The authors noted that while measures of HIV treatment optimism were developed in response to increased risk behavior among gay men, they were limited in their capacity to help understand gay men's risk behavior. The team's study explored current beliefs about HIV health and transmission, and sexual desire and risk behavior, in an online survey of 2,306 gay men in Australia.
The survey included free text components. The researchers conducted 40 qualitative interviews to assess how men's decisions about risk behavior are affected by their beliefs. Principal components factor analysis on the survey's optimism belief items was conducted; thematic analysis of the qualitative material was used to interrogate the concepts underpinning these beliefs.
Two measures of HIV optimism were identified: Health Optimism (a=0.791) and Transmission Optimism (a=0.795). Multivariate analysis showed unprotected anal intercourse with casual partners was only associated with HIV transmission optimism, regardless of HIV serostatus (P<0.001). Through qualitative data, the researchers identified four themes in how men think about HIV: "concerned," "unconcerned," "fearful" and "irrelevant." Each theme interpellates the two optimism measures.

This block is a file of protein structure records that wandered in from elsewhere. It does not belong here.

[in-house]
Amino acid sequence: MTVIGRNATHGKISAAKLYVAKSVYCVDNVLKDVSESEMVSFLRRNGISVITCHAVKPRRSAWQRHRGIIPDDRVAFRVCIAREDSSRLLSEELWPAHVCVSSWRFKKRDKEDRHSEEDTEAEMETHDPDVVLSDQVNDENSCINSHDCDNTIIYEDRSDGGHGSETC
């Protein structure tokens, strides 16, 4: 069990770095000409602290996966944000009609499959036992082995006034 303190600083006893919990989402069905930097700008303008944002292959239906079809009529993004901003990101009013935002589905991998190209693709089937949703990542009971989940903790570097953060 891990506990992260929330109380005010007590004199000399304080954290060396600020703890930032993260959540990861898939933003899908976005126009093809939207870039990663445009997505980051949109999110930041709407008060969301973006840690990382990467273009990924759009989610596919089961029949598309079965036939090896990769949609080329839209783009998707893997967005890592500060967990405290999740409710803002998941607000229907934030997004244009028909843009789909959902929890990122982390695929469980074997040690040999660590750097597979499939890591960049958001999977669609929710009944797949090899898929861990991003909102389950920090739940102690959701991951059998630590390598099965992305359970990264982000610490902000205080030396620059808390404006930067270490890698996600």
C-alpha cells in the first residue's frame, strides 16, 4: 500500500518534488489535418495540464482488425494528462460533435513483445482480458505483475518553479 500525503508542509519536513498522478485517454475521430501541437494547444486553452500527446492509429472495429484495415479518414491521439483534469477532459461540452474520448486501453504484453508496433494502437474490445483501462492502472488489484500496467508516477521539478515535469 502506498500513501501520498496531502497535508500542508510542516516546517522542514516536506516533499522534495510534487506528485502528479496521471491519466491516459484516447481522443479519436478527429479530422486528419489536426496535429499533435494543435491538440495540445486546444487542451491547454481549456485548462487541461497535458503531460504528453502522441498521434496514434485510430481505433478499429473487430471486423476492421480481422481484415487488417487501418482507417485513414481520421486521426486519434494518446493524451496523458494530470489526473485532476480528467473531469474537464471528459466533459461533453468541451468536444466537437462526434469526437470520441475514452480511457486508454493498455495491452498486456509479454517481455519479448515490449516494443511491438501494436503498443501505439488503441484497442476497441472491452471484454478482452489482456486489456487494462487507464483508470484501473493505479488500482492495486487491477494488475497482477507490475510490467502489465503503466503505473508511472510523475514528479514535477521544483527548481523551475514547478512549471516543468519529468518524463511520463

"HIV optimism remains a useful indicator of gay men's likelihood to take risk, but technical knowledge, experience, desire and attitudes to risk may all affect how people respond and often in multiple, sometimes contradictory, directions," the authors concluded. "Men's beliefs about HIV transmission risk in particular may reflect willingness to pursue pleasure over risk, or, alternatively, morbid fear of any risk. Measures of HIV optimism should be complemented by analysis of the complexities of individuals' assessments of both risk and pleasure in specific sexual contexts."
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This article was provided by CDC National Prevention Information Network.
It is a part of the publication CDC HIV/Hepatitis/STD/TB Prevention News Update.